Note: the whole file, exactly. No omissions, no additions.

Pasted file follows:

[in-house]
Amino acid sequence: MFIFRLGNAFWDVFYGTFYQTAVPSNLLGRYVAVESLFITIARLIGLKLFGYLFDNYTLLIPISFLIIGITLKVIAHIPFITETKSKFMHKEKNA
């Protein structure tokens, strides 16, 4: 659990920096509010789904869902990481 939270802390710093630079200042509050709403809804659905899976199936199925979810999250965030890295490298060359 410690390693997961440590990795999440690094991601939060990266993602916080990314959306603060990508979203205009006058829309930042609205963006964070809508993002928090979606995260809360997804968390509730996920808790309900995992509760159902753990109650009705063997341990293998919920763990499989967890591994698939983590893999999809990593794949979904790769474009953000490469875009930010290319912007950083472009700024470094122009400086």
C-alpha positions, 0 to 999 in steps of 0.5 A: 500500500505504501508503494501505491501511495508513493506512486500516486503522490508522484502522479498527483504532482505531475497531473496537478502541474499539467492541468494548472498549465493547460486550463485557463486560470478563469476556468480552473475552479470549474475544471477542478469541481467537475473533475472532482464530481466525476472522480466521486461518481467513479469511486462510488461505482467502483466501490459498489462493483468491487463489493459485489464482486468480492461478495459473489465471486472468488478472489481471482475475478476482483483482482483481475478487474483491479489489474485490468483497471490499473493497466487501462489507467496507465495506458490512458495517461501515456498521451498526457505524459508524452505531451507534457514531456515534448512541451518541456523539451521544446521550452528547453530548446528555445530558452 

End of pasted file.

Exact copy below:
[in-house]
Amino acid sequence: MFIFRLGNAFWDVFYGTFYQTAVPSNLLGRYVAVESLFITIARLIGLKLFGYLFDNYTLLIPISFLIIGITLKVIAHIPFITETKSKFMHKEKNA
């Protein structure tokens, strides 16, 4: 659990920096509010789904869902990481 939270802390710093630079200042509050709403809804659905899976199936199925979810999250965030890295490298060359 410690390693997961440590990795999440690094991601939060990266993602916080990314959306603060990508979203205009006058829309930042609205963006964070809508993002928090979606995260809360997804968390509730996920808790309900995992509760159902753990109650009705063997341990293998919920763990499989967890591994698939983590893999999809990593794949979904790769474009953000490469875009930010290319912007950083472009700024470094122009400086």
C-alpha positions, 0 to 999 in steps of 0.5 A: 500500500505504501508503494501505491501511495508513493506512486500516486503522490508522484502522479498527483504532482505531475497531473496537478502541474499539467492541468494548472498549465493547460486550463485557463486560470478563469476556468480552473475552479470549474475544471477542478469541481467537475473533475472532482464530481466525476472522480466521486461518481467513479469511486462510488461505482467502483466501490459498489462493483468491487463489493459485489464482486468480492461478495459473489465471486472468488478472489481471482475475478476482483483482482483481475478487474483491479489489474485490468483497471490499473493497466487501462489507467496507465495506458490512458495517461501515456498521451498526457505524459508524452505531451507534457514531456515534448512541451518541456523539451521544446521550452528547453530548446528555445530558452 